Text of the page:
When we relate to ourselves as both part of and in service to life, lots of subtle, good shifts occur: It is as if we humans move from being ‘entities-in-ourselves’ to something closer to ‘shepherds-of-life-energy’. This is to submit to a looser project and focus than the individual self. We surrender into participation rather than triumph, and in a way our life becomes akin to a field – a physical and energetic arena in which growth, death, work, rest, production occurs.
If, as Winnicott suggested, there is no baby without a mother, (implying that the process between them was primary and utterly necessary for the baby to stay alive). There is also no adult, really, without a world, without the infinite planet floating around and through us, as us, we as it, and out the other side, into tomorrows without us.
How we experience this can become a source of deep fulfillment and joy. Self-surrender, more and more often; the wish to offer our energies into life, the hope that our efforts float away from us, impacting and influencing elsewhere in good ways. We become a field we want to fertilise, not for its own sake, but for the sake of what life can grow there…
‘we all knew one thing by being there
the space we stood around had been emptied into us to keep
High cries were felled and a pure change happened…’
Seamus Heaney: Clearances
I want to catch something here about how we take each other in - and are taken in throughout our lives. This is a continual process of impact and influence. This element of transmission is often at its most vivid around others’ deaths and departures. Death is disruptive, in good as well as bad ways, creating apertures of expansion, uncertainty and transformation.
In proximity to others’ deaths, we often experience something like spiritual transmission: an uncanny intensity in which a recently departed beloved’s essence seems to imbue space (our bodies, consciousness, the planet, the sky…). Temporarily, they seem suddenly everywhere. There may be an enormous sense of the impact of their being, as if, as in Heaney’s poem, there is a brief, precious moment in which we have the opportunity to take them in, to allow their essence imprint us.
This is an amplified version of what analyst Christopher Bollas refers to when he suggests we truly know others by the ‘trace’ they leave in us. In our after-effect, much about who we are is revealed. And, throughout our days, we carry such traces of each other. In life’s chaotic eros, we exchange, from the beginning and always, not just DNA, but essences, moods, figures of speech, skills, delusions, habits, ways of seeing and being. We are constantly altering each other and being altered. This is the nature of our interpenetrating lives together – a constant interweaving and intermingling of impact, influence, affect.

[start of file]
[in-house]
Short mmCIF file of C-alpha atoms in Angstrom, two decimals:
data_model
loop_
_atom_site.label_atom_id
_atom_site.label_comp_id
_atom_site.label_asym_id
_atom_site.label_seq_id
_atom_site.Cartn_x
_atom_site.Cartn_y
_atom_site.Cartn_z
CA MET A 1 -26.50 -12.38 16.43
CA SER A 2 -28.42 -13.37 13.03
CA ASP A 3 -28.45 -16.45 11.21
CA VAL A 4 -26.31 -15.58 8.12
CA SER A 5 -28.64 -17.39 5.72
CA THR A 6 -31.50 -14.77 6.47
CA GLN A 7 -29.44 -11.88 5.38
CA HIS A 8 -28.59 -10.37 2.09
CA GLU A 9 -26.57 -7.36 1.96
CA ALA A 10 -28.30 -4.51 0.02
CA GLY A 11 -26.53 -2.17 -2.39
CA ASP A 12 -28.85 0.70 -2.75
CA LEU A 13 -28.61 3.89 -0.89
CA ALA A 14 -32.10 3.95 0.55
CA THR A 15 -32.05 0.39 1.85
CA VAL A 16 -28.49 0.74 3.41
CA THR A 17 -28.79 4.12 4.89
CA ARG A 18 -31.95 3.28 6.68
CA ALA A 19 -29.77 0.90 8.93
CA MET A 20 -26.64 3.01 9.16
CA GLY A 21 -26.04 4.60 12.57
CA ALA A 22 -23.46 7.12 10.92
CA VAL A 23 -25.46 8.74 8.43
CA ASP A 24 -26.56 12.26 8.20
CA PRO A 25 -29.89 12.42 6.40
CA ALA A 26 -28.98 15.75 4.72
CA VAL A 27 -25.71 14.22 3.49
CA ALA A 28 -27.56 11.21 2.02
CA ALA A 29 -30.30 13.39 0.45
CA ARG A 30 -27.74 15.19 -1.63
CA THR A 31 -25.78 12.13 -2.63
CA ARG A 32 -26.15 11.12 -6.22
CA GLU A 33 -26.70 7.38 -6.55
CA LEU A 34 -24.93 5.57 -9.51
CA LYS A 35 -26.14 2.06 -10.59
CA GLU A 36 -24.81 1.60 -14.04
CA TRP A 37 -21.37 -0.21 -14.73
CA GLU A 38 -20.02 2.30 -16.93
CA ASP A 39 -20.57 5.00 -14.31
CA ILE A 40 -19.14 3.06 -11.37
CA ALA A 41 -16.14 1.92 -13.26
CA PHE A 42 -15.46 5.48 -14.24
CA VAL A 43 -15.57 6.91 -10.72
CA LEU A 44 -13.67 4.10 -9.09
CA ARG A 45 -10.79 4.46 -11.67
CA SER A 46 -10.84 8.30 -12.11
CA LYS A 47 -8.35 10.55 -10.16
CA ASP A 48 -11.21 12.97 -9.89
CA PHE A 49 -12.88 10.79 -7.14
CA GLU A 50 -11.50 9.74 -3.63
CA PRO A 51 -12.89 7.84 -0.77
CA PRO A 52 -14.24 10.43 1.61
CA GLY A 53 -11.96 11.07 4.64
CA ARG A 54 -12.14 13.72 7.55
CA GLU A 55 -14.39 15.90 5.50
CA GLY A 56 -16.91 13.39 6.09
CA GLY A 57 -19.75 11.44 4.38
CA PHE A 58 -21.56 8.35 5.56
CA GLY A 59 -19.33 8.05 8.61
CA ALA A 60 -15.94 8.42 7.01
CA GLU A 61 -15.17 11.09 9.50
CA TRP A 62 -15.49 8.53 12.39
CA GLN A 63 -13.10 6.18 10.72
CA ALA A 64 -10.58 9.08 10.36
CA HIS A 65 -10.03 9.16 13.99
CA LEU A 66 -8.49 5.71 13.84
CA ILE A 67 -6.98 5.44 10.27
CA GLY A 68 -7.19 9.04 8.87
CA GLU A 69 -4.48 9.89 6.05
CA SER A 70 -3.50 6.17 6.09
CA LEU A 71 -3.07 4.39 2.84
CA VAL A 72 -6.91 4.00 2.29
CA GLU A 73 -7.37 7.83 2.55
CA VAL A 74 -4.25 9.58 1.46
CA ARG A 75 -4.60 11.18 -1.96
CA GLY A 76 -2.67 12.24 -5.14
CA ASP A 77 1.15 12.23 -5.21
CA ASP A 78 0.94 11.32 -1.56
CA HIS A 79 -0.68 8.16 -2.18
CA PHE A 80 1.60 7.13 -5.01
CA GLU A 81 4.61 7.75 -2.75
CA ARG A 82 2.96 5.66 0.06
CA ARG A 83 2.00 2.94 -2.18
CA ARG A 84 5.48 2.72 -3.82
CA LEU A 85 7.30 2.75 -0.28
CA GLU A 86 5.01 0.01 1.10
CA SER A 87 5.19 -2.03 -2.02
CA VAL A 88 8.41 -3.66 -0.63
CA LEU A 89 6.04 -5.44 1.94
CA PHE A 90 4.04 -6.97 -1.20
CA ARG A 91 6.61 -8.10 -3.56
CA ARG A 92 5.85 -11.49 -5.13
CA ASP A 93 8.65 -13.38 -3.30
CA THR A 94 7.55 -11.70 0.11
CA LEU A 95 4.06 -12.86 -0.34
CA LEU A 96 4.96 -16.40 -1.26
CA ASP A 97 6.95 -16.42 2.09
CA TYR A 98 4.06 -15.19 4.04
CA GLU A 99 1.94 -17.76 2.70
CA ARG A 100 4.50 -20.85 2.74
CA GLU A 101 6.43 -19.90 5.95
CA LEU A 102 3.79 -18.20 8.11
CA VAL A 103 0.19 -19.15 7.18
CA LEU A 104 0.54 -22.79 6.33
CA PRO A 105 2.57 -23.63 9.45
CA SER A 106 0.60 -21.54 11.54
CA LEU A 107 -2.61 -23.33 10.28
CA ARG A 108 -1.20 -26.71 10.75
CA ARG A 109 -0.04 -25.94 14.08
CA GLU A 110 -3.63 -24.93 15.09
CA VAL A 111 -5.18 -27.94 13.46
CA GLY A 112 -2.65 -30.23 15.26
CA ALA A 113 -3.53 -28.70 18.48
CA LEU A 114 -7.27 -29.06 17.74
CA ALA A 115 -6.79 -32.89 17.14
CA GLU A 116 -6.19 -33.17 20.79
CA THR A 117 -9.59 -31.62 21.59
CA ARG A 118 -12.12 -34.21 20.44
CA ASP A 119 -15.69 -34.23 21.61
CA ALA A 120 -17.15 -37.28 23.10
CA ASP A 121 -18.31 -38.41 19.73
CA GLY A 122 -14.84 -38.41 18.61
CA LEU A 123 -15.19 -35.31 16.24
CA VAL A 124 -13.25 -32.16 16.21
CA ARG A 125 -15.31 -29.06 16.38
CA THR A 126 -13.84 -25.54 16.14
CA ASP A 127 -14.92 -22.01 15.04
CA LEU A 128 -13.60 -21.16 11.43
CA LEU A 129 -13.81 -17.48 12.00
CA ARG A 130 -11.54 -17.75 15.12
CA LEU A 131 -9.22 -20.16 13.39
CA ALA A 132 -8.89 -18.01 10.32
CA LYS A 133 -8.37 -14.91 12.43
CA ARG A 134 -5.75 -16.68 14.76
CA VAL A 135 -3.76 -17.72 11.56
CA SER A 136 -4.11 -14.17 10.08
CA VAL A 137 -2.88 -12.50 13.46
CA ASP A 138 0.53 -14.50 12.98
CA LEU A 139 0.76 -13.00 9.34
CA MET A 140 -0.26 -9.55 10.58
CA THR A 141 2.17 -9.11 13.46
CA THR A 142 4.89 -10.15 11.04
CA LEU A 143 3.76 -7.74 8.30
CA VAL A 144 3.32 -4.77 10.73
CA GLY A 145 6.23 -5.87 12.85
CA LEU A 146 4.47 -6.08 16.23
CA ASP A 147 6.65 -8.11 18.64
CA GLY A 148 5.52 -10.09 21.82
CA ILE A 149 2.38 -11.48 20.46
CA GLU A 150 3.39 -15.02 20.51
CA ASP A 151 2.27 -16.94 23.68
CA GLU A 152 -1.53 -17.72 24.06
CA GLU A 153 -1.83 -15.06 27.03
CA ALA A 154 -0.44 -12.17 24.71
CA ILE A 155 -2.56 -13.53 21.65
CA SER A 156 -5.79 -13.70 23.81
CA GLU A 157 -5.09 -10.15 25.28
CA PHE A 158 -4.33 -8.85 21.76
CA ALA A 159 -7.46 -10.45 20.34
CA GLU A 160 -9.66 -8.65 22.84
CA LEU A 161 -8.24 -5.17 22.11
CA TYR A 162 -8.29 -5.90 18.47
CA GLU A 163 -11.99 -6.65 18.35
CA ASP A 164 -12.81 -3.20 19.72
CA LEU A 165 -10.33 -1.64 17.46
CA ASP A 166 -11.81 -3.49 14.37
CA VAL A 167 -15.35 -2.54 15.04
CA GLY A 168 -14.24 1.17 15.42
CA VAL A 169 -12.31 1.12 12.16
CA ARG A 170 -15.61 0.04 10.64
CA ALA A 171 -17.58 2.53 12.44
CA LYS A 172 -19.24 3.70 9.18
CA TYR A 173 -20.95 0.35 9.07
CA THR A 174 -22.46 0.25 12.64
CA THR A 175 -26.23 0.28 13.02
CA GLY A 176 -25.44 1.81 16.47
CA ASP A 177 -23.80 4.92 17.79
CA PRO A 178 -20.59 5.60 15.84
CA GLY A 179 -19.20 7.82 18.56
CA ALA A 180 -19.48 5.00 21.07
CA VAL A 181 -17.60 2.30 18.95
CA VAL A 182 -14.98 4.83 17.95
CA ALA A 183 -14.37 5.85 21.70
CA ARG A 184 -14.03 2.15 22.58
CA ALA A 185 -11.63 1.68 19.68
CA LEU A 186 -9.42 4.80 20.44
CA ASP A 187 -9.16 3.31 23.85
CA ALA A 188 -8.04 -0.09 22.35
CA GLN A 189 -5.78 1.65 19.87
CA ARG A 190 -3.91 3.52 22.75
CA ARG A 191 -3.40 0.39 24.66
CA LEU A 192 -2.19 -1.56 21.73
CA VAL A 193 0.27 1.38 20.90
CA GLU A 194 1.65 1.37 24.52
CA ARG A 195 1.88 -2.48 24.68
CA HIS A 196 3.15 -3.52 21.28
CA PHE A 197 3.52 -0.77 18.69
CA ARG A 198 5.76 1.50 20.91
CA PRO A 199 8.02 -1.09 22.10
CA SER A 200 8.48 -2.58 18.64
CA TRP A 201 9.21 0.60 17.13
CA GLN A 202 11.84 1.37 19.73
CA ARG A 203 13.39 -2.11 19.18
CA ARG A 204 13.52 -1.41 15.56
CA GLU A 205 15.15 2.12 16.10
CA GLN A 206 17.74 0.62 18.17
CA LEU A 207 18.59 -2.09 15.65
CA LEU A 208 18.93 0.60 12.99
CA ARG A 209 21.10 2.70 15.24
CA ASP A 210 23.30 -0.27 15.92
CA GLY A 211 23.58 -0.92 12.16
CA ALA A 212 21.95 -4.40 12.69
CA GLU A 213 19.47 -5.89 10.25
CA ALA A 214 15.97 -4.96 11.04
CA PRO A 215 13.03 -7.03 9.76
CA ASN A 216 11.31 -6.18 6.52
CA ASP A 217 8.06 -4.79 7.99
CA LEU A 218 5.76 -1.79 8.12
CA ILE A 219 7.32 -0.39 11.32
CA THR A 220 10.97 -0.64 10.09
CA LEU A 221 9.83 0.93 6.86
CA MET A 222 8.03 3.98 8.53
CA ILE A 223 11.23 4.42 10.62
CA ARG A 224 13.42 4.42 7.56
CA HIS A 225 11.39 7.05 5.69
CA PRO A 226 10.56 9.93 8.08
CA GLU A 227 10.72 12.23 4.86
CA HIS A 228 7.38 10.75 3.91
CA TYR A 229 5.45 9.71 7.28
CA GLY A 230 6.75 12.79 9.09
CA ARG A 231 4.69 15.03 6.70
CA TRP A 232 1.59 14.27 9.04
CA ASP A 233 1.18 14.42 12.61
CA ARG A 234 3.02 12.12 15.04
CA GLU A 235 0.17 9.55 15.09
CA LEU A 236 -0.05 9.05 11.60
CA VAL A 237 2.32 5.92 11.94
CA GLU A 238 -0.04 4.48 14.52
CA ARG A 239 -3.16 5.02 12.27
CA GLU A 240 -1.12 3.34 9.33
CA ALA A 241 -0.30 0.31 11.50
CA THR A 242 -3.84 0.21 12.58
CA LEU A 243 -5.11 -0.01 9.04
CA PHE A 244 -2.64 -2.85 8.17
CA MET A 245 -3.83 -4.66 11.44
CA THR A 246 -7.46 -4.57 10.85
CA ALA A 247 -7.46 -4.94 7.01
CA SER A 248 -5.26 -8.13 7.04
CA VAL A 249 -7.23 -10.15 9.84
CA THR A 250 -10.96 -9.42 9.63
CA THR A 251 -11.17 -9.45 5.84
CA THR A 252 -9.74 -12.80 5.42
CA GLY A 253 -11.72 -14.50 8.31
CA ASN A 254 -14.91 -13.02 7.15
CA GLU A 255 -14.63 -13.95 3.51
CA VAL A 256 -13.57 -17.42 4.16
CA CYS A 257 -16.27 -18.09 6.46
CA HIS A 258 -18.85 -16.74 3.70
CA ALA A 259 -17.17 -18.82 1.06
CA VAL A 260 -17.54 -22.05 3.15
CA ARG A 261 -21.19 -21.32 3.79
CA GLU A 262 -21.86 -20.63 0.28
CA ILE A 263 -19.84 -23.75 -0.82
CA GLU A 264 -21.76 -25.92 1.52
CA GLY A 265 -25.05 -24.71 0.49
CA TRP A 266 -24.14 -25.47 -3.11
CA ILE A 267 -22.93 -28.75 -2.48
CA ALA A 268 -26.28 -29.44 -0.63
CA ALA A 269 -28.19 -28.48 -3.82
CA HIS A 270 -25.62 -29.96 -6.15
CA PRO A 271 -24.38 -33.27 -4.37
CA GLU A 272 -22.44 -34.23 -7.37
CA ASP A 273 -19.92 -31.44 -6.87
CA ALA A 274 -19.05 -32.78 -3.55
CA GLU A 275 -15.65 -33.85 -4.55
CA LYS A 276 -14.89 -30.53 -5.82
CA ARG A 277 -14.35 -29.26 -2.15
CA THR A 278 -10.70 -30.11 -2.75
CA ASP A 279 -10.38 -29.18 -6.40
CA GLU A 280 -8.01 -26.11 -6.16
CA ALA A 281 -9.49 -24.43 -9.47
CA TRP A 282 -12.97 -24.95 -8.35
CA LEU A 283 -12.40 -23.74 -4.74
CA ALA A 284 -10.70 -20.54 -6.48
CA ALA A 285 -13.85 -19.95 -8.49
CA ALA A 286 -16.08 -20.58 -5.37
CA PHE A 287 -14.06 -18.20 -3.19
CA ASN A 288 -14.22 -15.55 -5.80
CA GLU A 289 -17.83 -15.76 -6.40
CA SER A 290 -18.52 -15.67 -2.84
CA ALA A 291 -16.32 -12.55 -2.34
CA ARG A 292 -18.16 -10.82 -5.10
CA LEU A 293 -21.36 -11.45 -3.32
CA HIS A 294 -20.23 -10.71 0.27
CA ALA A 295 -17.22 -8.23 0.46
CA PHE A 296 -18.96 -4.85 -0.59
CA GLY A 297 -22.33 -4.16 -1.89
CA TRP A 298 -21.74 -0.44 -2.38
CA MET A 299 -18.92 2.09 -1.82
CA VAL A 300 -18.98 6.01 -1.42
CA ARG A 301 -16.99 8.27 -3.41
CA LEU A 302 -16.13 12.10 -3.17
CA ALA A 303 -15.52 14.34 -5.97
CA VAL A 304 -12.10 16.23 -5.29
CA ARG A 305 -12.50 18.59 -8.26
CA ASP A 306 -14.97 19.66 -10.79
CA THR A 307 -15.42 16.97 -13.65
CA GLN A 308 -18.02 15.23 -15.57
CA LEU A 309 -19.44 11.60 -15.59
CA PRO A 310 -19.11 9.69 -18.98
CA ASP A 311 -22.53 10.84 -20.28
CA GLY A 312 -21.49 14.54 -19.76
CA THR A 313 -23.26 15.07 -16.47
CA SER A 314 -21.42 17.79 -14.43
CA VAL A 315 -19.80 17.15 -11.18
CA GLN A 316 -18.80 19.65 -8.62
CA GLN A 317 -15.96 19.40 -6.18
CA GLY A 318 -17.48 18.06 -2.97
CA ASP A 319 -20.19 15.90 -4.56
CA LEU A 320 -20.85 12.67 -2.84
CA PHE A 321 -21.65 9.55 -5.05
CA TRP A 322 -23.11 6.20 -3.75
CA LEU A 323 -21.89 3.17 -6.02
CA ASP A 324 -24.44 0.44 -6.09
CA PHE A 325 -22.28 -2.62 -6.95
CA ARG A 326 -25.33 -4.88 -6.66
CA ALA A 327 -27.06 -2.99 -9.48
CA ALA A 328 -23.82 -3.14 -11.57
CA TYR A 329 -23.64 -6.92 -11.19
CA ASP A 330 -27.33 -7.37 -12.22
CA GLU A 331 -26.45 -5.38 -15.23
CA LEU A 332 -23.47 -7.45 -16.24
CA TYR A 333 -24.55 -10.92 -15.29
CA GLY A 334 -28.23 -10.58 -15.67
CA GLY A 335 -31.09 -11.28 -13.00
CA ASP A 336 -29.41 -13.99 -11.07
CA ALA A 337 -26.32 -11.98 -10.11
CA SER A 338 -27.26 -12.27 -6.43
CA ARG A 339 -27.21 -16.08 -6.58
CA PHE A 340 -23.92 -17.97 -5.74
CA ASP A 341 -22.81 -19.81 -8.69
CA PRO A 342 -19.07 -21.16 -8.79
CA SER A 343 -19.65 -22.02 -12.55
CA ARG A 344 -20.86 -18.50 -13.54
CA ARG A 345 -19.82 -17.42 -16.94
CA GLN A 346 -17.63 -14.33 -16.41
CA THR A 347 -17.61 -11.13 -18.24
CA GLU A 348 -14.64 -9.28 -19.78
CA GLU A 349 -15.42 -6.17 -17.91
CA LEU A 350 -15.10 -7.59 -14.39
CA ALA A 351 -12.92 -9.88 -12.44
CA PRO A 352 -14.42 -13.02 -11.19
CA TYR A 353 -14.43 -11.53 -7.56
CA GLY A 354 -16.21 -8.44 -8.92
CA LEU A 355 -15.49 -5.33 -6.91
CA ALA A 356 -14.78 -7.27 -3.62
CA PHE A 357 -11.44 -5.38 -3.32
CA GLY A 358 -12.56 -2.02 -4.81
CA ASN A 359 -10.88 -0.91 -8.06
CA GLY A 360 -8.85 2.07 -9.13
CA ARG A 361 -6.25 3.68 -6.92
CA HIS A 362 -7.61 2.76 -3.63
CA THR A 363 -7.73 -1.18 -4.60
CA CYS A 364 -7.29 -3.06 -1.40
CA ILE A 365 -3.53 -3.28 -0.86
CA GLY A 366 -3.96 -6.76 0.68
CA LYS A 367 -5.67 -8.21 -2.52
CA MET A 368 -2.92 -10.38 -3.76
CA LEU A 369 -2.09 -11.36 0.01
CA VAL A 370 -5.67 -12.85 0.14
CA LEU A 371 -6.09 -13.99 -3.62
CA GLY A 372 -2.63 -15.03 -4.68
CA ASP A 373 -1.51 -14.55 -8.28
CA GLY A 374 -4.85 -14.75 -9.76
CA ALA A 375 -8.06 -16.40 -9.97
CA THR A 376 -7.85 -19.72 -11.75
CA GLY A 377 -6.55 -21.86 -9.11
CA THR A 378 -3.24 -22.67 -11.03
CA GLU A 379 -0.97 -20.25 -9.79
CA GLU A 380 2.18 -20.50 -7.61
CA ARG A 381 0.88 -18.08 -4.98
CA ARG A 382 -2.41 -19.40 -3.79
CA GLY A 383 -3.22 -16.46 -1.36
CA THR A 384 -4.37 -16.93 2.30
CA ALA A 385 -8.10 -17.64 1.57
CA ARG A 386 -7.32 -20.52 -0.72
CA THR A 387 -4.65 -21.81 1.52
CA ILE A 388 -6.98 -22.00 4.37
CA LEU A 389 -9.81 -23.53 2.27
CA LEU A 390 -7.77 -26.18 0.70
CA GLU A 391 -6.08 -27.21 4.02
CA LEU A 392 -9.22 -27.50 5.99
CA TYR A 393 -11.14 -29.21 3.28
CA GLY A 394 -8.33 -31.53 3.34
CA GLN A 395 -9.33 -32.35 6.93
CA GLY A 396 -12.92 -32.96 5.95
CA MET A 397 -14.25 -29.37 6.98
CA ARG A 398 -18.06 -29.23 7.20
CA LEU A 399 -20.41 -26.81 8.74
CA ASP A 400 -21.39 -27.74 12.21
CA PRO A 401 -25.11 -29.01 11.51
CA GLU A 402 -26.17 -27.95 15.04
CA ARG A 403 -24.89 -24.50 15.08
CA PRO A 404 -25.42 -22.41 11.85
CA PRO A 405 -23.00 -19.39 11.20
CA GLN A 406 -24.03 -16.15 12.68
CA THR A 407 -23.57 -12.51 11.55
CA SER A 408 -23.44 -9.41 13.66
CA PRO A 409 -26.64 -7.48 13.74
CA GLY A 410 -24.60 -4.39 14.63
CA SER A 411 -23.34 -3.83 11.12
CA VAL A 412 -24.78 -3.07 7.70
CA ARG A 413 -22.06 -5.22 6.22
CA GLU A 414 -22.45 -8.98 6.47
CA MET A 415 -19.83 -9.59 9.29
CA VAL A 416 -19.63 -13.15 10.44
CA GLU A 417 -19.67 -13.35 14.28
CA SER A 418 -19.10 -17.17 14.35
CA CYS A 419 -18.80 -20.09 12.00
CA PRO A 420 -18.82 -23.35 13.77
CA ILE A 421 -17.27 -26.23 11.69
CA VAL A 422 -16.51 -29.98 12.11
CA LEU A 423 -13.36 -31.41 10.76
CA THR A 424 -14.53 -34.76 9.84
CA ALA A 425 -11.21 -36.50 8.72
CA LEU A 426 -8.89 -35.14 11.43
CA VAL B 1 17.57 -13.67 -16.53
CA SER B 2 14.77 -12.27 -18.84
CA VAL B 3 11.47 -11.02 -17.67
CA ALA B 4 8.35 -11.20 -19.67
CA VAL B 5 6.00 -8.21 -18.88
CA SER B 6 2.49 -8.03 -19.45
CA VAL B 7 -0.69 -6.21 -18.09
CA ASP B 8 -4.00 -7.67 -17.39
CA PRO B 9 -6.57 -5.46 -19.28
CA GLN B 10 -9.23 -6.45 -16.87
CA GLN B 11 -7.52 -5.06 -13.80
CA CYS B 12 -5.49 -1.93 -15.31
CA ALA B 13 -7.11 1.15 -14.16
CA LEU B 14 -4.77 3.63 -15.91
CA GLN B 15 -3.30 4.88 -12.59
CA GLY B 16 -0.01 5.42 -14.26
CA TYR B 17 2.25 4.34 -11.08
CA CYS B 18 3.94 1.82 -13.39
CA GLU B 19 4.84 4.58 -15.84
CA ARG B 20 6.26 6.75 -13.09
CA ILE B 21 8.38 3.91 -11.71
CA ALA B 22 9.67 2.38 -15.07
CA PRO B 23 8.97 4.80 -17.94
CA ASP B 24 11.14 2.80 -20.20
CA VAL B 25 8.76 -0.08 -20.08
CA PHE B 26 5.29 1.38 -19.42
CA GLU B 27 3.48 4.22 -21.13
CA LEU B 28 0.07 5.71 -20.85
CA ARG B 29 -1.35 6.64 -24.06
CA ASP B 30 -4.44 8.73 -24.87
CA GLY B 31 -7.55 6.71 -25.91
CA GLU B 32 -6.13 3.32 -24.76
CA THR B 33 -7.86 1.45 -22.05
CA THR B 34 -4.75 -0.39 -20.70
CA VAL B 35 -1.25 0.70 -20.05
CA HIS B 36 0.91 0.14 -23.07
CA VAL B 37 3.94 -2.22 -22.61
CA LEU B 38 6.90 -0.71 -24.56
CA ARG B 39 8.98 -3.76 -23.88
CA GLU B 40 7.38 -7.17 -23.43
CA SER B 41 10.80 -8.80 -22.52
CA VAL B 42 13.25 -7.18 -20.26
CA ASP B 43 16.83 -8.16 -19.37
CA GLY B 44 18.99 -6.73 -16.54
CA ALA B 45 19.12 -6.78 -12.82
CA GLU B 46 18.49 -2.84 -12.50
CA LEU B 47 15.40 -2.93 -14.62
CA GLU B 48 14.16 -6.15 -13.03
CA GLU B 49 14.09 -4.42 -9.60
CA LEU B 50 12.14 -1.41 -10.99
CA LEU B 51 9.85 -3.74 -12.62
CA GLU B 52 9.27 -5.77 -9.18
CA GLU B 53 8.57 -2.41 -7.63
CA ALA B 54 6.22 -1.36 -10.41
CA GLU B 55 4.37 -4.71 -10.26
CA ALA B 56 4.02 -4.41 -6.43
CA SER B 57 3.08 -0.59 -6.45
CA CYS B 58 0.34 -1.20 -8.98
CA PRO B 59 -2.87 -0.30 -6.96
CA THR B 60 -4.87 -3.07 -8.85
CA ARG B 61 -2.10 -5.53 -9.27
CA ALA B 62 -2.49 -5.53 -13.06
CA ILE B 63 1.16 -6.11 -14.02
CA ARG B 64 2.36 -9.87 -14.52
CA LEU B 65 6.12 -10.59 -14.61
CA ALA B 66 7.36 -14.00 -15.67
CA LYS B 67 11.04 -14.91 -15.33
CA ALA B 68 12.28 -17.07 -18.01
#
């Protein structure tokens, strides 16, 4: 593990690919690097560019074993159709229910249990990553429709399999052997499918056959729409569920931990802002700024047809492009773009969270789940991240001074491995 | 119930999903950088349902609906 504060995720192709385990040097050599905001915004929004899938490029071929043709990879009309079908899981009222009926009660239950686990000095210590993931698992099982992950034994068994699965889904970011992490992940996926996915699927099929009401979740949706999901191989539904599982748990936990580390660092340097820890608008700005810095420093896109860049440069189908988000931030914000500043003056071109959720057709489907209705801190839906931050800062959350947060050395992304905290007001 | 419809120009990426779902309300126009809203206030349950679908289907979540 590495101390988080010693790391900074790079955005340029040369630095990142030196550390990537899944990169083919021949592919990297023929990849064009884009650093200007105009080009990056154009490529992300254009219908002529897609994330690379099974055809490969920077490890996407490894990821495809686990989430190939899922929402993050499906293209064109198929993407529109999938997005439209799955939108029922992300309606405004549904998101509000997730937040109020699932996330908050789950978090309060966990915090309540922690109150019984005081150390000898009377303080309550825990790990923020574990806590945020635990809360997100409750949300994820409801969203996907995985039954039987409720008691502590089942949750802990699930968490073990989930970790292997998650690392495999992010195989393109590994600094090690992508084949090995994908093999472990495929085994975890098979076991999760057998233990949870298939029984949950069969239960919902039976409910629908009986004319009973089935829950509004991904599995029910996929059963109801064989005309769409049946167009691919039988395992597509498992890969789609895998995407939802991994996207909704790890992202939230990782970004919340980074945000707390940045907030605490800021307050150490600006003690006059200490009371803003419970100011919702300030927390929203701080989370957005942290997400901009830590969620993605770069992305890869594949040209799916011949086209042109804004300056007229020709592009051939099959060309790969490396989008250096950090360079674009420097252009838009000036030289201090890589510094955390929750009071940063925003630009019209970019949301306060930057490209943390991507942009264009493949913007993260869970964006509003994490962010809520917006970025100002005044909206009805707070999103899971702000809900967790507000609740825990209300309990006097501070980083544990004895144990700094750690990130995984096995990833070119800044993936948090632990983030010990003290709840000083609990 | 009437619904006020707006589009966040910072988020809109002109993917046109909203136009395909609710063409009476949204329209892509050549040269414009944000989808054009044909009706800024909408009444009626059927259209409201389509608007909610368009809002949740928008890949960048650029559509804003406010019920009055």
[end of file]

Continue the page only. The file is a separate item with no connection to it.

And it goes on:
A Warming Process…
We are all substantially flawed, wounded, angry, hurt, here on Earth. But this human condition, so painful to us, and in some ways shameful – because we feel we are weak when the reality of ourselves is exposed – is made much more bearable when it is shared, face-to-face, in words that have expressive human eyes behind them…
Alice Walker, Anything We Love Can Be Saved
I want to speak finally of something very close to my heart, and where this dissolution has moved me the most, and it feels, blessed me the most- a ‘warming’ process sourced in cumulative moments of open presence with others. At its most potent, human contact characterised by trust and intimacy has the capacity both to soften our suffering, and to facilitate huge expansions of consciousness.
What makes some contact so transforming? I can sense a few strands here, which often overlap, but don’t need to: moments in which an emotional wound or fragment of unresolved distress emerges from inside us and registers with an available, attuned other; moments in which we relate from a presence so open, trusting and unknown to ourselves that we relate from an unselfconscious presence where it is safe to be absolutely naked, allowing life express itself spontaneously through us; and finally those moments in which we are open to resonate with a quality of presence in others so free, non-identified and available that we attune to the beauty of where they are speaking from, and absorb something of its quality.
Love says I am everything. Wisdom says I am nothing.
Between the two, my life flows…
For me, a central ‘channel’ for this type of experiencing has been in spiritual practice communities where we consciously create environments highly supportive of exploration, immediacy and presence. These ask us to drop down from our habitual relating with its demands for pacing, coherence and social convention and relate from an open, meditative innocence. We are encouraged to speak from the edge of the unknown, to bring what is fresh and emergent into language. In doing this, our experience alters in quality, slowing down and becoming far more immediate, fresh and intensely experiential.
The potency of being with others in this way is profound. Our experiences may be ruggedly earthy: speaking deeply and thoroughly of a shameful or vulnerable element of our lives, in such a way that it enters loving human relation, is understood and absorbed and carried more weightlessly afterward. They may also be far more mysterious and esoteric: we find ourselves ‘falling upwards’, slipping unexpectedly into the ‘masterpiece’ where we mirror each other in uncanny states of expansion rich with insight and nourishment. There is joy and wonder here, and also amplification and affirmation of our shared identity as presence. Moments like this have the feel of mystery and grace, a knowing that we partake of something larger than we can map, finding ourselves no longer in the journey to God, but on the journey in God.
All this offers a deep invitation into both our ‘common humanity’ and our collective identity as a ‘we’ in which we sense ourselves dissolving and reforming, altered and lighter for our contact with each other.
So what I am calling this ‘warming process’ consists of overlapping gifts: the release of areas of historical tension, loneliness and pain; the articulation of long-held patterns of suffering among human others, and the meeting with each other from presence, as presence, in emptier dimensions than conventional relating allows. The first confers a therapeutic softening and lightening of what we can call the ‘pain body’; the second a growing capacity, as Neelam writes, to knowing ourselves as Presence – and relate with each other from there.
In writing of all this, I have no wish to give the impression that I am in any way ‘over’ being a troubled individual. But I do wish to honour these precious warming movements and processes of softening that all of us have access to, and to speak up for their capacity to dissolve our sense of seperation. In many of us, twin processes flow alongside each other: emotional attachment to the project of this individual self, and a more open allegiance and belonging to life itself and our intermingling presence here.
Over to Hafiz: